Android OEMs seriously need to focus on making fewer devices

Taylor Martin
 from  Concord, NC
| Published: October 24, 2011

No matter which carrier you use, when it comes to Android, there is no shortage of options. HTC, Motorola, LG and Samsung have spread their many devices across all major US carriers and they come at varying price points and in all different sizes, colors and form factors. The chances of there being at least one Android phone out there that suits your needs are pretty high. Power in numbers, right?

Although having a wide selection of devices is never a bad thing, it's beginning to be a bit much to digest. And too many options makes it difficult on the consumer. But the real problem is the shelf life of the devices. Back in February, HTC claimed that the average shelf life of a cell phone used to be an astounding three years. Android's Law, however, cut that estimated shelf life down to anywhere from six to nine months.

That was February, this is October, and a lot has changed. A device shelf life of six months is now a stretch – we're now looking at two to three months. Sure, the carrier keeps the device in their lineup for much longer, and I'm sure they still sell some older devices to customers looking for a bargain. But in truth, those phones were likely dated by the time they actually hit the shelves, and were long forgotten a month or two after they launched.

Take the HTC Sensation 4G for example. It was easily one of the most-hyped phones of 2011. There's no doubt about it. The Sensation finally landed in May, but by the time it arrived, we were already informed of another Sensation-like device coming with added NFC support and a better camera. This slightly better device turned out to be the Amaze 4G, which was announced in September and launched earlier this month. There are also two other iterations of the Sensation floating about: the Sensation XL and Sensation XE.

But HTC isn't the only one guilty of saturating the market with too many phones. Samsung is also pretty bad for it. And Motorola is probably one of the worst, at least on Verizon. The DROID X2, DROID 3 and DROID BIONIC all launched within two months of each other, all looking strikingly similar (obviously excluding the slide-out QWERTY on the DROID 3) and touting very similar specifications across the board. We're about to enter November, and the DROID RAZR – a slight upgrade from the BIONIC which only landed last month – will soon arrive. I think this speaks for itself.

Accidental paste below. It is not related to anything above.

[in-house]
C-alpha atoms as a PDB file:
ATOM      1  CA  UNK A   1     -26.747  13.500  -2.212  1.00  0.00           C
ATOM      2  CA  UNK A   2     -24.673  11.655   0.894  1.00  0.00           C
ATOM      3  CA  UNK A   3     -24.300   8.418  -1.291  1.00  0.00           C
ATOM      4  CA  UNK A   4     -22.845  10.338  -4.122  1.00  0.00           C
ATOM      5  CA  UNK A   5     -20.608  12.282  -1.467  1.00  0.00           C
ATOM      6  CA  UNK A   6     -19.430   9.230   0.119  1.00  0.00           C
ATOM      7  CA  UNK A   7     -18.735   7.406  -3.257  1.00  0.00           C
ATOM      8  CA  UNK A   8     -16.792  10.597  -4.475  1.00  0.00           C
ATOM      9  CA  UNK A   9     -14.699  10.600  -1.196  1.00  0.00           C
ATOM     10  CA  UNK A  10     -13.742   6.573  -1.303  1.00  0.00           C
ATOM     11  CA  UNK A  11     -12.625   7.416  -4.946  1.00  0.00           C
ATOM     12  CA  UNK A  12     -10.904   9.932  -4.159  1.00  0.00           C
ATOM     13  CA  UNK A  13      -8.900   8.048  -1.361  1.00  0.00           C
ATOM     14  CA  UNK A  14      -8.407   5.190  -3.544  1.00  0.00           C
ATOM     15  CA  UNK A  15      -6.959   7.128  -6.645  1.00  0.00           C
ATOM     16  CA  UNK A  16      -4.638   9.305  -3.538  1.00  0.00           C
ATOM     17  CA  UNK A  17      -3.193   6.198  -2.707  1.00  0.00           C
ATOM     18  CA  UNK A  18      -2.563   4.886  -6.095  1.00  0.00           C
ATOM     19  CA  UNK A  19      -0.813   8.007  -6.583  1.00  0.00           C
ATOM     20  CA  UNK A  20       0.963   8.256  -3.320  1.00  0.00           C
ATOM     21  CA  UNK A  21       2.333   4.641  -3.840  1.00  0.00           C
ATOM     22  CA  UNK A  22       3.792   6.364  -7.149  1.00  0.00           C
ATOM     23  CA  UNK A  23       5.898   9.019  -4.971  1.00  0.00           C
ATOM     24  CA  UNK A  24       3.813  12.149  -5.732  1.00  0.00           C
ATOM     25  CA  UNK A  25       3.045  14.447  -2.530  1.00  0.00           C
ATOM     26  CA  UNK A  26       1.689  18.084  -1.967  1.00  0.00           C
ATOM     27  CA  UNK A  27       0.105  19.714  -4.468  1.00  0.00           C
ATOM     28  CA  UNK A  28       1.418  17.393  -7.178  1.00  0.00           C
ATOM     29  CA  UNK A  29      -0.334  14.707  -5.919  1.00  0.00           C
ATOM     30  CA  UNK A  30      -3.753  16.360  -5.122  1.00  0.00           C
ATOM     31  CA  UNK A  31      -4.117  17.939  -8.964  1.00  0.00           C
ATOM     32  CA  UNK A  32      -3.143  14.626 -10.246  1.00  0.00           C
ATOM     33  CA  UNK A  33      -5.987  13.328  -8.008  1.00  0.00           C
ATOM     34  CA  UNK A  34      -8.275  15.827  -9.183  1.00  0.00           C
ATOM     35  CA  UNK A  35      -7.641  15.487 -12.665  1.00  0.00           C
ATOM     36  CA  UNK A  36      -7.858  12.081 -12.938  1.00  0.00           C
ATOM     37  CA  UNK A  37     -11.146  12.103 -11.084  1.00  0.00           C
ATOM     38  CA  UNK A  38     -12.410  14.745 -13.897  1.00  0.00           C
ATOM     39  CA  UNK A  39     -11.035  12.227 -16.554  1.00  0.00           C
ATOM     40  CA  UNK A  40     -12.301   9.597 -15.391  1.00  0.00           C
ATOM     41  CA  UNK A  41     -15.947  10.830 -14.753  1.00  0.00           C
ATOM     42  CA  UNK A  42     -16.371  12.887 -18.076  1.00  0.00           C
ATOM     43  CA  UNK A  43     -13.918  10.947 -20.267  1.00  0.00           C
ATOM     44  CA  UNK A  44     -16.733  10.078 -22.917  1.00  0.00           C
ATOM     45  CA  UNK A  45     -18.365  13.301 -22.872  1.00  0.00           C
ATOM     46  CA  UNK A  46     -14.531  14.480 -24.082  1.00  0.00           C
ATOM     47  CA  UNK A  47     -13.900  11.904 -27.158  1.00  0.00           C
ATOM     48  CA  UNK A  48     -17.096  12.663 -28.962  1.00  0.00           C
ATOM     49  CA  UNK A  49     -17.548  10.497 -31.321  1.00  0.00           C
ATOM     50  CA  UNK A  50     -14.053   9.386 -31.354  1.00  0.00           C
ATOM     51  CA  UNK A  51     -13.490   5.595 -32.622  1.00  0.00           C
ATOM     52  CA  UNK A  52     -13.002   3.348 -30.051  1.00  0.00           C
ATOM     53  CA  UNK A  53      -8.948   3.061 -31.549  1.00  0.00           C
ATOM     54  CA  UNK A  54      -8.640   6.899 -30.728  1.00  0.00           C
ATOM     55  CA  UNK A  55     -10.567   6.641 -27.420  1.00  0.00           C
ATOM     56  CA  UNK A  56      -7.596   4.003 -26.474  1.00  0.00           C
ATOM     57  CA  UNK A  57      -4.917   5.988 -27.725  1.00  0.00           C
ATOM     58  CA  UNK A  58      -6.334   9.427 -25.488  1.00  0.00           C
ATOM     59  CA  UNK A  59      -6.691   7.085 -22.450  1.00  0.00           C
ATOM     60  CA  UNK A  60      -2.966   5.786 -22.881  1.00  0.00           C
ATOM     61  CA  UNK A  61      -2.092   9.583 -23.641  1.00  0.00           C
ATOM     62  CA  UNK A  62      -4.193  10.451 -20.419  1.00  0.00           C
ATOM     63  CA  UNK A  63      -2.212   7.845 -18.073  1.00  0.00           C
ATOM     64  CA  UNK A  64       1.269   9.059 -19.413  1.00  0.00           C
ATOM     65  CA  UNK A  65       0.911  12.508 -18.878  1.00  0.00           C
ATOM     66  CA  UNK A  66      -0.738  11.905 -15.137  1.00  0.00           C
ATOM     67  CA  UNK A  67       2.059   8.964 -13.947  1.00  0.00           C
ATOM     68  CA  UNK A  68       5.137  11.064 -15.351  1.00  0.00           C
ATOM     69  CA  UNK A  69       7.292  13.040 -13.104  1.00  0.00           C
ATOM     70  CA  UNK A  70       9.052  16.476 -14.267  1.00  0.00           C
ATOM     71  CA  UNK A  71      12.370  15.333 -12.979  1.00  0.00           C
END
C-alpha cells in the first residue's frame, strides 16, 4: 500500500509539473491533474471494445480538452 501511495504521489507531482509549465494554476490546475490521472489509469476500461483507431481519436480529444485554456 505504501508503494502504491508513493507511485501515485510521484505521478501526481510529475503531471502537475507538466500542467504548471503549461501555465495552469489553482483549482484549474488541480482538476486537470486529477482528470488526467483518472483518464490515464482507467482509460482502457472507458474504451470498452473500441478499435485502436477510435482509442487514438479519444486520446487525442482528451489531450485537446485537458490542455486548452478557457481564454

I figured as upgrades in specifications and different technologies began to plateau that device releases would eventually begin to slow down. But they haven't. If anything, they're speeding up. Older devices are slipping into oblivion faster than ever and upgrades from one device to another are becoming more and more incremental ... or evolutionary.

This is where Android OEMs could stand to be a little lot more like Apple. The Cupertino-based company, being the sole manufacturer of all iOS devices, has a fairly decent track record of launching one new device per year (16 months this go around). In a world where Android phones launch on nearly a weekly basis, this could seem like a bad thing for Apple, and it may prove to be in the long run as Android keeps rocking Apple's boat each year. But slow and steady wins the race.

I'm not saying Apple will overtake Android down the road; the chances of that happening in the foreseeable future are pretty slim. What I'm saying is Android OEMs should take a step back, slow things down and focus on just a handful of devices each year. Much like Samsung has done with their Galaxy lines thus far, HTC and Motorola should focus on launching one high-end smartphone per year, on all major US carriers. The same should be done with mid-range and low-end phones, too.

I can only imagine that each company is wasting millions, if not billions, each year in manufacturing costs, having to tweak the manufacturing process for each slightly different device. And what about the engineering and design process? When you consider that each manufacturer is going through this process now twenty or more times per year, the numbers start adding up, and they're not small. If they cut back to a handful of devices per year, not only could they cut back costs in a big way, they could also gain a little more customer loyalty and probably put together more solid and consistent devices.

All I know is these perpetual device launches, though they're admittedly great for our business, are getting out of hand. So tell me, readers. Are you tired of your phone being irrelevant as soon as you purchase it? Should manufacturers take a step back and focus on only three or four devices per year (in varying pricing tiers)?

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